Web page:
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Aya Trias Basilica

Sipahi, Yenierinkoy, North Cyprus

Aya Trias Basilica, Karpaz, North Cyprus
Aya Trias Basilica, Looking into the Central Nave

Aya Trias Basilica is located a few hundred meters off the coast road, to the north of the village of Sipahi.

Built at the start of the 6th century, the basilica was destroyed during the Arab raids of the 7th century. It was then abandoned, and a small church and other buildings were built to the south.  These buildings in turn were abandoned and destroyed around the 9th century. All memory of the basilica disappeared, until it was rediscovered by chance in 1957, when it was partially excavated. There is, however, still a great deal for the archaeologists to do.

Aya Trias basilica, looking from the atrium towards the narthex and nave
The Basilica, Looking Through the Atrium to the Narthex and Nave

What can be seen of the basilica today is an entrance atrium at the western end of the basilica, (the end furthest away from today's entrance gate). This leads to an entrance lobby, or narthex, spanning the width of the basilica. This in turn leads to a three-aisled nave, with a number of columns still standing. here you can see the remains of a chancel. There is a large central apse and two smaller apses to the north and south.

Pomegranate and sandal mosaics at Aya Trias Basilica
Pomegranate and Sandal Mosaics 

To the southeast of the basilica, you can see the remains of a large cross shaped baptismal chamber, the largest known on the island. It is thought that the other structures you can see here are the remains of the Bishop's Palace.

The narthex and nave are extensively covered with mosaics, mostly geometric patterns.  In the northern nave, however, there are some exceptions. In particular, a pomegranate tree, alongside a pair of sandals.

The sponsors of the Basilica
The Sponsors of the Basilica 

Pomegranates were used by the early Christian as a symbol of resurrection and everlasting life. The sandals are a little bit more of a mystery. It is possible they were a reminder of the time when Moses took off his sandals in order to meet God in the desert. It is also possible that it is a reminder of the time that John the Baptist described the coming of Christ, explaining that he was not even important enough to remove the sandals from Christ's feet. More likely, though, is because they are close to the pomegranates, they simply represent the journey through this world to the next. Although sandals as a symbol, are found elsewhere in the Middle East, this is the only known example in Cyprus.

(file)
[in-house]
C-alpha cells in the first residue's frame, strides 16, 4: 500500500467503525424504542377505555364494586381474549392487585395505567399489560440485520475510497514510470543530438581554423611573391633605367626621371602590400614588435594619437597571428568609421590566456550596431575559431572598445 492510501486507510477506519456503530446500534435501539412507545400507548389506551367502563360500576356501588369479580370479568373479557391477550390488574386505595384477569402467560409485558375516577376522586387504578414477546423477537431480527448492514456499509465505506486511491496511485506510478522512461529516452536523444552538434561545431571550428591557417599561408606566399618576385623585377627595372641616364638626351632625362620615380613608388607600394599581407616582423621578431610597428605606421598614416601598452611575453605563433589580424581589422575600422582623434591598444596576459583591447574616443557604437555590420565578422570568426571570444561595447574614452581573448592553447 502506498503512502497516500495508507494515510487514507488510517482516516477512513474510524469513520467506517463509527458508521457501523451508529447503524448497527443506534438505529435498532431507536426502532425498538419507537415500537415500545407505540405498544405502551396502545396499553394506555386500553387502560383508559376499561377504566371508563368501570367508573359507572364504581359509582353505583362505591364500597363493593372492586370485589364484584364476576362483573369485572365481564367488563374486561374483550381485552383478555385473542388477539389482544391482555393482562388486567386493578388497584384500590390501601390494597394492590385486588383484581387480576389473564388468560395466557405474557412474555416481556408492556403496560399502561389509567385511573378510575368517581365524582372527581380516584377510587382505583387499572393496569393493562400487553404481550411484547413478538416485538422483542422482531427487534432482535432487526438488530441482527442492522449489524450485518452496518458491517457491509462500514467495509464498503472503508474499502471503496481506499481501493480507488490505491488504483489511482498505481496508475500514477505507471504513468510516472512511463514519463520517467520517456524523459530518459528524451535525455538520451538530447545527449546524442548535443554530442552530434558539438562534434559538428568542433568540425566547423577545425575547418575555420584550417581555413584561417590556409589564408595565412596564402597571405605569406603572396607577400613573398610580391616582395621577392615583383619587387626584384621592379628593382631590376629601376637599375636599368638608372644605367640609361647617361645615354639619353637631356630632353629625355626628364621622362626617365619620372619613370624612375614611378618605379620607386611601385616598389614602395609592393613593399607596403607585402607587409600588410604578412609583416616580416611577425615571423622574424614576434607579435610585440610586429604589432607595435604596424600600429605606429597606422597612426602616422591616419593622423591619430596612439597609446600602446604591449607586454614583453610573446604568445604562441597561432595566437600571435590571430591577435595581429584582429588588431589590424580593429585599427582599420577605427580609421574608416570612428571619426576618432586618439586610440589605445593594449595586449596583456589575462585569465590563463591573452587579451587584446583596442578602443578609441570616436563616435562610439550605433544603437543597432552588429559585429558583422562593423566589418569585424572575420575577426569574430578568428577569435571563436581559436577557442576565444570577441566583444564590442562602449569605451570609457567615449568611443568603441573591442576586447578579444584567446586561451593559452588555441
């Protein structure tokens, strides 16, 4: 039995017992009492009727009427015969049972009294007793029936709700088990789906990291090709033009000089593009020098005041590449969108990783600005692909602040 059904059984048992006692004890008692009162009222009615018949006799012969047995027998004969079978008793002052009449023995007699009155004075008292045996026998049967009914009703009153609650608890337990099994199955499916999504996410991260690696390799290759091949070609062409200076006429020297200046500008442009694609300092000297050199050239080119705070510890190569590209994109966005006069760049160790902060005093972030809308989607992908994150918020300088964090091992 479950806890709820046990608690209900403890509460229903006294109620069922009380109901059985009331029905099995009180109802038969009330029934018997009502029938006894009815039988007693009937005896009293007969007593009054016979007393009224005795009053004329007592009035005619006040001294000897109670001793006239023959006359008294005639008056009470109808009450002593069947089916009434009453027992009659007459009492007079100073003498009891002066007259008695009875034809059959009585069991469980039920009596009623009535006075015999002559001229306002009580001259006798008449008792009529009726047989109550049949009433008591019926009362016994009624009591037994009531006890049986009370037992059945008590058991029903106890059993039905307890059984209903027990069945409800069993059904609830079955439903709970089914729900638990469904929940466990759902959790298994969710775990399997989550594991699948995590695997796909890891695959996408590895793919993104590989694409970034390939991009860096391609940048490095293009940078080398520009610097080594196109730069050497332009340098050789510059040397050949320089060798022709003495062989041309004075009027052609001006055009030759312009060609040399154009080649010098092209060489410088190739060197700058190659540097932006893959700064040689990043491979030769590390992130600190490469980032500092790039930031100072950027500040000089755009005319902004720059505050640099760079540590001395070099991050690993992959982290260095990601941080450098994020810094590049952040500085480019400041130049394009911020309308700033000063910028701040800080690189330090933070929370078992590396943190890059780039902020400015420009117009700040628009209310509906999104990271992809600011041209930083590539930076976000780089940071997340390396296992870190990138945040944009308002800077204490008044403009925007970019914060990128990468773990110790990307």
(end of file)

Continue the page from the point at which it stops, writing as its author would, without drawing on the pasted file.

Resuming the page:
One thing we do know about the basilica, however is who paid for its building. A mosaic inscription in front of the main apse, credits a deacon by the name of Heraclios. At the western end of the nave, we can also see the names of Aetis, Euthalis and Eutychianos as benefactors.

One mystery remains. The basilica is much bigger than would be needed for the use of the village that has so far been discovered, so if there is no bigger village here, why was the basilica built?

Heraclios the Deacon Paid for the Building of this Part of the Structure

See the location on Google maps.

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